Slow Zarr to Netcdf

Hi Pangeo team,

Is writing to netcdf from Zarr sometimes slow? I am working with CM2.6 1pct CO2 sea level data on my cluster, which I’ve rechunked into time chunks using the rechunker package. I would like to process it by detrending and removing the seasonal cycle. Since these operations each multiply the number of tasks, I’d like to save the data as netcdf between processing steps (for example, save the detrended timeseries and then save the detrended + seasonal cycle-removed timeseries).

For some reason on my HPC cluster this has been quite slow… even just resaving the rechunked Zarr dataset as NetCDF won’t complete within 2 days. This is despite the fact that I am able to run the analogous script for processing and saving sea level anomalies from the CM2.6 picontrol dataset as netcdf well within 6h time limit allowed. So I am rather confused as to what the issue could be.

Any suggestions?

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Writing large netCDF files in parallel is nearly always slow. That’s why Zarr was created! Why not use Zarr as your intermediate storage container, rather than NetCDF? Have you tried that?

Hi @rabernat, thanks for the quick reply! I’ve tried using zarr as my intermediate storage, but I believe my issue is that the number of tasks keeps ballooning. For instance, for the rechunked dataset is 1e4 tasks, the detrended dataset becomes ~3e5 tasks, and removing the seasonal cycle gives me tons of performance warnings: “slicing with an out of order index is generating 20 times more chunks”. Eventually my cluster just kills this process. Am I identifying this issue correctly?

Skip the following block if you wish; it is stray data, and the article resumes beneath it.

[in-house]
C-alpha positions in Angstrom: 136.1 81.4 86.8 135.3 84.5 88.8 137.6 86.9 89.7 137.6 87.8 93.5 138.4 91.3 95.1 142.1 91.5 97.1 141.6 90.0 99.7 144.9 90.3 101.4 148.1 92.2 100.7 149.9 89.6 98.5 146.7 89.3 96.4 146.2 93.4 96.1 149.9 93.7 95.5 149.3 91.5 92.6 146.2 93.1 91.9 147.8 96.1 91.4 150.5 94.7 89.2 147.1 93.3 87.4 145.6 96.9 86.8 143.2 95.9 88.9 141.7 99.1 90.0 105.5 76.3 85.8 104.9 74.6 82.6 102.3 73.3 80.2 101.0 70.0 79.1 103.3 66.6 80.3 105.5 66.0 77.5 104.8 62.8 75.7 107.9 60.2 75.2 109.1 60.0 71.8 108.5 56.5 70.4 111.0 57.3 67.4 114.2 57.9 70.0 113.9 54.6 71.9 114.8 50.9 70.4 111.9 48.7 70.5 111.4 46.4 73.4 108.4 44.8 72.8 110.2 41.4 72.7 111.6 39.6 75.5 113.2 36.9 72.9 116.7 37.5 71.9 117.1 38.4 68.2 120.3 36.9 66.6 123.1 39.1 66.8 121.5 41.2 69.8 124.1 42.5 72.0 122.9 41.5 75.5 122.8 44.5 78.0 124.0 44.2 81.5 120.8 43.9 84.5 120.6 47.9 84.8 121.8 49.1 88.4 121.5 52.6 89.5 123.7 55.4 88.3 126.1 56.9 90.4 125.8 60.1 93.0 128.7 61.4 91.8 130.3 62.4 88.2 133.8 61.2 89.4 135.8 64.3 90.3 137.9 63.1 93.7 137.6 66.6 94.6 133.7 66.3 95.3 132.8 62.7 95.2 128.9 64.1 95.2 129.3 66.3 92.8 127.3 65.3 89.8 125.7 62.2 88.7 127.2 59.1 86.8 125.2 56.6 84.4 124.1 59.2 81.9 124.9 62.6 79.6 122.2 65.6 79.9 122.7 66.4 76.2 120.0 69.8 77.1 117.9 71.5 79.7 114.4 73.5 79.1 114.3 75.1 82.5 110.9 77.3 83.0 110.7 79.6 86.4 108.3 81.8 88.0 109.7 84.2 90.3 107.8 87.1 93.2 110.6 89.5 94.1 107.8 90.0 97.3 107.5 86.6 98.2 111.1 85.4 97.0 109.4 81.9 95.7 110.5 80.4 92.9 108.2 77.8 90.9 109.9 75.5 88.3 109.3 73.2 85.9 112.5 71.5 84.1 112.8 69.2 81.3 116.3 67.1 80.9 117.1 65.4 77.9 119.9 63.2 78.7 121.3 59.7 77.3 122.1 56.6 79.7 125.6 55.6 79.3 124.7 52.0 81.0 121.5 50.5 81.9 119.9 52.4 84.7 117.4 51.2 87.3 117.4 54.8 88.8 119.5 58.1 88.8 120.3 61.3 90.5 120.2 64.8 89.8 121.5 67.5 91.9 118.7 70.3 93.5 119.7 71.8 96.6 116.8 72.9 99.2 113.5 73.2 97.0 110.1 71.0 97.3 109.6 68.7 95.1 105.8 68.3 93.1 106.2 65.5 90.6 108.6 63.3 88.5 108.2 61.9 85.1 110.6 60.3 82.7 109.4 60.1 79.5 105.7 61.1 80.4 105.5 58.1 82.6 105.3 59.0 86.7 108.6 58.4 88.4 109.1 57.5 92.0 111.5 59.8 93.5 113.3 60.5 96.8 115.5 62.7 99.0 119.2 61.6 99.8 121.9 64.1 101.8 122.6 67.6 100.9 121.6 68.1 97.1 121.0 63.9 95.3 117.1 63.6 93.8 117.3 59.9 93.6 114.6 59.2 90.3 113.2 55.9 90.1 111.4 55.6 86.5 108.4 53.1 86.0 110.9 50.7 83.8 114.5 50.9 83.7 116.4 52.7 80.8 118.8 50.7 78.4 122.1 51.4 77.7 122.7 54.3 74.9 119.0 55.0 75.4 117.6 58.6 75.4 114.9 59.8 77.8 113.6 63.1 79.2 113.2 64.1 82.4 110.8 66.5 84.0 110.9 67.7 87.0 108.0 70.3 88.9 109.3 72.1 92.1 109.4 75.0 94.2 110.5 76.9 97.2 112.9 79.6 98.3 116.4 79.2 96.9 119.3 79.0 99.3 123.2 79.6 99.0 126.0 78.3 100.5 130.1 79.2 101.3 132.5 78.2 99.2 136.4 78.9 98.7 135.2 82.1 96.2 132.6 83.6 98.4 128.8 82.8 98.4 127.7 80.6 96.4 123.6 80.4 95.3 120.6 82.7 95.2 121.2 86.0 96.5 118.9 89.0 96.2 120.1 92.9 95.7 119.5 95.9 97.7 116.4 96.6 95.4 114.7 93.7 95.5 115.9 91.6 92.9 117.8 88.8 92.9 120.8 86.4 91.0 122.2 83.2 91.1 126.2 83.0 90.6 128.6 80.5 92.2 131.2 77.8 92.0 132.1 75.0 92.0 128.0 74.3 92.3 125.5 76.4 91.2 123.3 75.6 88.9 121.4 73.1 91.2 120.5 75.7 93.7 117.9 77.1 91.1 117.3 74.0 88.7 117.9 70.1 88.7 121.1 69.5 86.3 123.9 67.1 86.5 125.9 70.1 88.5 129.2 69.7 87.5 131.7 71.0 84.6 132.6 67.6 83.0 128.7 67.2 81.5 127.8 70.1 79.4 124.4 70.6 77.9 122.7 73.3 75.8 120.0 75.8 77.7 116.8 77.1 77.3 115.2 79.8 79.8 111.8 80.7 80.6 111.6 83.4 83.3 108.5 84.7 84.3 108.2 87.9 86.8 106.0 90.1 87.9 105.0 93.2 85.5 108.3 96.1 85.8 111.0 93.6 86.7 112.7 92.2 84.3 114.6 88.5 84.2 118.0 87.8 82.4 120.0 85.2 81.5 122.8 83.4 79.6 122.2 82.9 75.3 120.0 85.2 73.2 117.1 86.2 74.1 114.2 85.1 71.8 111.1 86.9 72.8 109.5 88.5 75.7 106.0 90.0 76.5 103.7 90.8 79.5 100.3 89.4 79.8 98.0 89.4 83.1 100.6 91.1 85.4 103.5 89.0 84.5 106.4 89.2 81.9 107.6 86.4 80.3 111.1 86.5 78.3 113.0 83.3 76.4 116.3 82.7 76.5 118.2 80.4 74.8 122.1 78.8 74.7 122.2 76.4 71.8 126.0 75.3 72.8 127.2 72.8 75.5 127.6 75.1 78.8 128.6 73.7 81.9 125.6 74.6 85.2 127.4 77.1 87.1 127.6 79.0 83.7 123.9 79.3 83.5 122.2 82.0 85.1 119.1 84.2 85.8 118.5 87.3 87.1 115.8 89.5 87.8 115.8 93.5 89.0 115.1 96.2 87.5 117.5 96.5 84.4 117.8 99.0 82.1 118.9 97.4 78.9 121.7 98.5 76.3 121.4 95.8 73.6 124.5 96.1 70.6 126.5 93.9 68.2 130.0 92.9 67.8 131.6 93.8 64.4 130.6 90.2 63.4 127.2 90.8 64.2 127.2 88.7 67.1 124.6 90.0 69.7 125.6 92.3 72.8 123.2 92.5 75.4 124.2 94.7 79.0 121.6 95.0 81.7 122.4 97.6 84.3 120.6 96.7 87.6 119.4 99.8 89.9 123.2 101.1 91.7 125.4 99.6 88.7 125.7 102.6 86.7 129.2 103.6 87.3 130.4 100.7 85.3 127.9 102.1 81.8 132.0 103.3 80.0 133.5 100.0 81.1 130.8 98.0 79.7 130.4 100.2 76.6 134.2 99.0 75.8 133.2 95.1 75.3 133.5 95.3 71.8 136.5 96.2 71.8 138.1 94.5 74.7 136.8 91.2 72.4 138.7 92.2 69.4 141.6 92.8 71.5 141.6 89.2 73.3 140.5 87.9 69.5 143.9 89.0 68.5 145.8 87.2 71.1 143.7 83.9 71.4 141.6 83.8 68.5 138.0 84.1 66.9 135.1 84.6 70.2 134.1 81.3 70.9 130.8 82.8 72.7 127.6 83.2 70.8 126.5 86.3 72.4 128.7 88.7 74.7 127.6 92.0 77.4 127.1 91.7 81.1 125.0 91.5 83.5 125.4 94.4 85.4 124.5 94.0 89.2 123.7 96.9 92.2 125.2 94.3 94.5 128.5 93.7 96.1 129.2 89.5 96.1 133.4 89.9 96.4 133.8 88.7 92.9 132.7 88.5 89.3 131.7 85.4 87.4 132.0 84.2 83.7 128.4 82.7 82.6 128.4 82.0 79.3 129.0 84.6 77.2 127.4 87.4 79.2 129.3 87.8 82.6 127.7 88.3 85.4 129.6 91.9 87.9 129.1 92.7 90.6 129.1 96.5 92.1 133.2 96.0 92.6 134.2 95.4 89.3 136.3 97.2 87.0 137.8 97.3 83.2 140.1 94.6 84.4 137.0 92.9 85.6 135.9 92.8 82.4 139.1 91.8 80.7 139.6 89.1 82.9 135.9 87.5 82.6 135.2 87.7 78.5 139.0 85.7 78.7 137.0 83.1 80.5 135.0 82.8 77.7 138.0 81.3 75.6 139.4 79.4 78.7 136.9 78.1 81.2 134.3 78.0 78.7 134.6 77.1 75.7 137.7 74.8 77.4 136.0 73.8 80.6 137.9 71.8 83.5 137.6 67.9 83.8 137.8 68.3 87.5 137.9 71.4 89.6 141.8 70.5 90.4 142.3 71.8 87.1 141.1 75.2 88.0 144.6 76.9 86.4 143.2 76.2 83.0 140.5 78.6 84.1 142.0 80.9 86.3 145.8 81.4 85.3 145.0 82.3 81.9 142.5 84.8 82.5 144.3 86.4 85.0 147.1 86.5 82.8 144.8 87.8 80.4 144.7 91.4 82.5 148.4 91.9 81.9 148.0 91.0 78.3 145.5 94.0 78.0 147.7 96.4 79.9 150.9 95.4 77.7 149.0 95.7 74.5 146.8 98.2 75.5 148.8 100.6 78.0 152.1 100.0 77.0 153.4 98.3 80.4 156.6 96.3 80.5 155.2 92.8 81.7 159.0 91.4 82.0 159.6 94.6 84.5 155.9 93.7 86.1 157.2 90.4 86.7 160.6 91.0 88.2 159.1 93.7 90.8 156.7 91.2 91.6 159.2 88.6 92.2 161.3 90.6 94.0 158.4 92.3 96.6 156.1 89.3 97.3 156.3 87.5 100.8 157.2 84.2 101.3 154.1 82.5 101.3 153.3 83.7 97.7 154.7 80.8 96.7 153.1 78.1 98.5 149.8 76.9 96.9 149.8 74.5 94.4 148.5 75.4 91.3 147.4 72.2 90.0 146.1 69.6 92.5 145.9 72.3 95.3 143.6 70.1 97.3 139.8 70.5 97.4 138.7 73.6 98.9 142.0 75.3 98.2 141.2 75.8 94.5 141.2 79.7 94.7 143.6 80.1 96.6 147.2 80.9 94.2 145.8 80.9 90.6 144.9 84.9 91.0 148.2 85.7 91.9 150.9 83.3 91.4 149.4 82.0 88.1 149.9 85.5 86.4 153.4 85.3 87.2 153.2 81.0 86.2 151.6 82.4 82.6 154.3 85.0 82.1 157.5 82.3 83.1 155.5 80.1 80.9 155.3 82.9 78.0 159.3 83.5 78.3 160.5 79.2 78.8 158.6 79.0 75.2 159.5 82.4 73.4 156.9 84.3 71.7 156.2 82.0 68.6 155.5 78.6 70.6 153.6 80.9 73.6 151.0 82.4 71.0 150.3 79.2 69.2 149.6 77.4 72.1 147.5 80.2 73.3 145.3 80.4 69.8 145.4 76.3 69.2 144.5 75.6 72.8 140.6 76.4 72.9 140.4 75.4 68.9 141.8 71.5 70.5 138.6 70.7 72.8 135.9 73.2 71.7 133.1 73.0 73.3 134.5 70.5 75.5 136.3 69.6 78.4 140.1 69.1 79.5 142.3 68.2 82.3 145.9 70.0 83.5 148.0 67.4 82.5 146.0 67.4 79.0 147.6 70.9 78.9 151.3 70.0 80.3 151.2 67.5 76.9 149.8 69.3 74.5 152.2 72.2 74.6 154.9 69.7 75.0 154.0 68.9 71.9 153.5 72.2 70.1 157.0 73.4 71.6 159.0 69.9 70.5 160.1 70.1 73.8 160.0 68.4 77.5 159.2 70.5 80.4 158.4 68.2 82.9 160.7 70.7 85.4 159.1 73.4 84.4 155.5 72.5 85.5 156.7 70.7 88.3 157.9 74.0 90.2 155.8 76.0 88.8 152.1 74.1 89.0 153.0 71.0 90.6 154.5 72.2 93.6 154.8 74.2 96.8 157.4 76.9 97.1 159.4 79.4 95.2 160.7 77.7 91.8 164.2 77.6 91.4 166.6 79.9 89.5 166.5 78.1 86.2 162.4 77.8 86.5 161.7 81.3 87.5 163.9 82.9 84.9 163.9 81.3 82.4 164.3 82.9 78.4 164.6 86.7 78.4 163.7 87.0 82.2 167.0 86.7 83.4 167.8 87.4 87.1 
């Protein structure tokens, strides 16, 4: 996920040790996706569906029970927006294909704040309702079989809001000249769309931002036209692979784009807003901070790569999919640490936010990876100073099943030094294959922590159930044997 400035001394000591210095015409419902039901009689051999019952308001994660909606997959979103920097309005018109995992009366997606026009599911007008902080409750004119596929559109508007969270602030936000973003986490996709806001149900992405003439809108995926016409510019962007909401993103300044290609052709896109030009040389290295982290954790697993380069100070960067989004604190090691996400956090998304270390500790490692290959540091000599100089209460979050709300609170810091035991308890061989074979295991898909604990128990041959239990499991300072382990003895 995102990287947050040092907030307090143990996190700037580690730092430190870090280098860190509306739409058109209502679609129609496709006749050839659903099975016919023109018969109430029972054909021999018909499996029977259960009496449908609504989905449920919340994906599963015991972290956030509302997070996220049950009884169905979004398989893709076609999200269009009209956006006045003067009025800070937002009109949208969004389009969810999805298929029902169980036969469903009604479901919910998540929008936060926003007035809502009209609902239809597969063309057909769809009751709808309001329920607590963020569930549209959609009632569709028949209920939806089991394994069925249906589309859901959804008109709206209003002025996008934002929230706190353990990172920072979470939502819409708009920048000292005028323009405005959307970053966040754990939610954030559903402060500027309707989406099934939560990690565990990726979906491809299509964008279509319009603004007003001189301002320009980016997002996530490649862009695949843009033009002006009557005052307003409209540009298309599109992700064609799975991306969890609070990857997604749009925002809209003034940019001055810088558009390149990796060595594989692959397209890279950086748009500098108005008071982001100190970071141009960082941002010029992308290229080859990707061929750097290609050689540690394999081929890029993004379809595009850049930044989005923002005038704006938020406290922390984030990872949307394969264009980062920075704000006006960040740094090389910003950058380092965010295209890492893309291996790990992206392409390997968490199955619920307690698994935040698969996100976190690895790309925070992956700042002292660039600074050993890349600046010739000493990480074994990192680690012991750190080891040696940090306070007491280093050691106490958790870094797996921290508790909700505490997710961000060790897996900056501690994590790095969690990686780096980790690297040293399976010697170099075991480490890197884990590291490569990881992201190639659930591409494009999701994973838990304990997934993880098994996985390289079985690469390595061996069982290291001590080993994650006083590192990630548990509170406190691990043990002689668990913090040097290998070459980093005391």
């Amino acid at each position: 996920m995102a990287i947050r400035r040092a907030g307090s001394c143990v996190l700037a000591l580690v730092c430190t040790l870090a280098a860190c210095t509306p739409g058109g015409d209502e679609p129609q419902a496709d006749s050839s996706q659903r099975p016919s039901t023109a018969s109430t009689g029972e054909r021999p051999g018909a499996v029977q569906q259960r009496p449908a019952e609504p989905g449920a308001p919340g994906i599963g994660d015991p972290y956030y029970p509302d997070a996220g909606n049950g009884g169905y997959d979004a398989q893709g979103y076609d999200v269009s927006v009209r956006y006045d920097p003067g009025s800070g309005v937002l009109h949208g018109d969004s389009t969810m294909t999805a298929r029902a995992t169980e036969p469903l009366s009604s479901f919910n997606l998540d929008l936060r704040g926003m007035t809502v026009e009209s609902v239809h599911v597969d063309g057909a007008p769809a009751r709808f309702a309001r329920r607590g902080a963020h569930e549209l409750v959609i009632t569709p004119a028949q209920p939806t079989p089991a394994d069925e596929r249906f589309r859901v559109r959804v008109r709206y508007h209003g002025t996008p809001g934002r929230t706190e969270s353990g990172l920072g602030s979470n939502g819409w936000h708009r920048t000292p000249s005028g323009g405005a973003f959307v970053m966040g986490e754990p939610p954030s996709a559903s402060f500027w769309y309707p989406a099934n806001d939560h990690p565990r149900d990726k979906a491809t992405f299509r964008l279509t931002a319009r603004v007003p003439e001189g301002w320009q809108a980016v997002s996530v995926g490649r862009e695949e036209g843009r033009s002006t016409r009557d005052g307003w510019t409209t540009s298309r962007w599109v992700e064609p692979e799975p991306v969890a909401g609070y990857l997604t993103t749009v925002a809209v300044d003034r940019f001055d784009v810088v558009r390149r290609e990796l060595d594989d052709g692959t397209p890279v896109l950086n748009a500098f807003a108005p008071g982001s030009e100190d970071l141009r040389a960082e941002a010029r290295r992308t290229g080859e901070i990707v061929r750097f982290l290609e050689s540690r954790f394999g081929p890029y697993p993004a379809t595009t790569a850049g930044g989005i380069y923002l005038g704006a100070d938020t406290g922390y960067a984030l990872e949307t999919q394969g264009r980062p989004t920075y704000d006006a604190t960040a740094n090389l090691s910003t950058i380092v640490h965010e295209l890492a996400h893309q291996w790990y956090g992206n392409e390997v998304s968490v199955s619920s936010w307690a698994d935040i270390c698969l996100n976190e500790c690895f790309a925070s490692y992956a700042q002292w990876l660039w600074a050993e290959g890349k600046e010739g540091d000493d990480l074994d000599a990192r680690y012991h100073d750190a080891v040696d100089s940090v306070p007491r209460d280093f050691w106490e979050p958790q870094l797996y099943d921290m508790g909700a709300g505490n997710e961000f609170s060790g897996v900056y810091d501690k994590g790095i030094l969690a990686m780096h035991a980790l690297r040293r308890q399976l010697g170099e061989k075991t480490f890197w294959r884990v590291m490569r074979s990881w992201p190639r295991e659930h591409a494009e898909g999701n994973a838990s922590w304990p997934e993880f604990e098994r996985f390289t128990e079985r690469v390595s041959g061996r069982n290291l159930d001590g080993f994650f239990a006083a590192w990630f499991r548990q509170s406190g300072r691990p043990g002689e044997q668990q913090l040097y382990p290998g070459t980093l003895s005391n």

I feel like we may be mixing together a few separate issues in this discussion.

I see your point about the number of tasks. But I don’t understand what it has to do with Zarr vs. NetCDF. Writing either formats will require the same number of tasks. Perhaps you mean that you want the Zarr chunks you write to differ from your Dask chunks? That is possible by setting the encoding['chuks'] property. (See xarray docs.)

There are some things you can do to reduce the number of tasks. If you have already rechunked your dataset to be contiguous in time, and all your operations can be parallel in space, you should be able to do everything in one task using map_blocks. Here is an example of that.

However, I emphasize that this is orthogonal to the question of parallel write performance.

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That makes sense, that changing to NetCDF won’t solve the problem. Looks like map_blocks might be exactly what I was looking for though, I’ll check it out. Thanks Ryan!